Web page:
Our “Shop with your Doctor” grocery store events prompt us
all to look for ways to make simple daily food shopping decisions that
can dramatically impact our overall well-being. I am often asked for some
simple advice that can have a big effect. You can start by beginning to
carefully read ingredient
labels on food and drinks that you intend to buy. First learn what an item’s
sodium content actually is before you decide to buy it. Once established, this
habit will be vital to reducing your sodium intake and improving your
Studies have shown that an adult should not consume any more than 6 grams
of salt per day, but most of us eat and drink much more than that. In
fact, the average American takes in about 3,400 mg of sodium a day —
much more than is recommended. The United States Department of Health
and Human Services advocates that people ingest no more than 1500 to 2300
mg of sodium (3750 to 5730 mg of salt per day) depending on the age of
If you’ve been in a grocery store lately, you’ve probably noticed
that there are more and more low-sodium foods and drinks on the shelves,
from cheese to crackers and soups to sandwiches. There’s good reason
for the change: eating salty foods can dramatically increase your risk
for serious health conditions, like high
heart disease, and even
stroke. The obvious prescription for improved health is to cut some of the salt
from your diet, but sodium is sneaky — it can lurk in many seemingly
healthy foods. Here are some of the worst offenders.
Beware of Breads
You most likely do not think of bread as a salty food, but certain types
of bread products contain fairly high amounts of sodium. To decrease your
sodium intake, the next time you’re craving a sandwich, get some
low-sodium rye bread — the reduced calorie version contains only
93 mg of sodium per slice, significantly less than the 170 mg in the average
slice of white bread. Another good choice is whole-grain bread, which
contains about 127 mg per slice.
Forget Frozen Meals
Packaged low-calorie frozen meals may seem like a convenient way to control
portions and watch your calorie intake, but most of them contain way too
much salt. Some of them contain more than 500 mg per meal, which is one-third
of your recommended daily intake if you are following a low-sodium diet.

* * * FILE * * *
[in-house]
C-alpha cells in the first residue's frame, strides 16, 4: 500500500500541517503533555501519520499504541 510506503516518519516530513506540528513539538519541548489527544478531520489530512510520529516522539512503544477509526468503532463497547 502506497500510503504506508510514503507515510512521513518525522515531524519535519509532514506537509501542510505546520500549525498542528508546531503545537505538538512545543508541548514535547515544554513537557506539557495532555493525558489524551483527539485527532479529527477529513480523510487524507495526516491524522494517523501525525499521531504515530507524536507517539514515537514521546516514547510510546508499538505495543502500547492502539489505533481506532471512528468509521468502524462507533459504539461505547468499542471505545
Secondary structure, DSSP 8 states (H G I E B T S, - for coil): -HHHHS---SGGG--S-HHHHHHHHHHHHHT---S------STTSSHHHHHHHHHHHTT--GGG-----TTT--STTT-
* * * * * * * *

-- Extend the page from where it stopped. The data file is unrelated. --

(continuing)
You probably do not immediately think of breakfast cereal as a salty food,
but many of the ‘healthier’ cereals like corn flakes and toasted-oat
cereals, have almost 300 mg of sodium per cup. The problem is not the
sodium per serving, but the small amount that counts as a serving size.
A typical cereal bowl can hold one and a half to two cups of cereal, if
not more. To control your salt intake at breakfast, watch your portion
size, and perhaps try shredded-wheat type cereals, which are low-sodium
foods. A one-cup serving of frosted miniature-wheat cereal, for instance,
has only 3 mg of salt.
Drop the Diet Soda
While diet sodas do not have the sugar and the calories of regular soda,
they contain much more sodium — 28 mg for a 12-ounce can compared
to 15 mg for regular. The healthiest drink by far is water. The average
cup of municipal tap water comes in at about 5 mg of sodium.
Cut the Canned Soup
Those cans of minestrone and tomato soup may make for a comforting meal,
but they can be veritable salt-fests. One cup of canned chicken noodle
soup may contain 1,100 + mg of sodium. If you do not have the time or
interest to make soup from scratch, limit your salt intake by choosing
canned soups that are labeled ‘healthy’ or ‘low-sodium.’
While they may not be free of salt, they usually contain much less sodium
than regular versions.
Learn more about
Mission Heritage Medical Group in Foothill Ranch. Learn more about
Dr. Michael Stouder.
This information is not intended as a substitute for professional medical
care. Always follow your healthcare professional's instructions.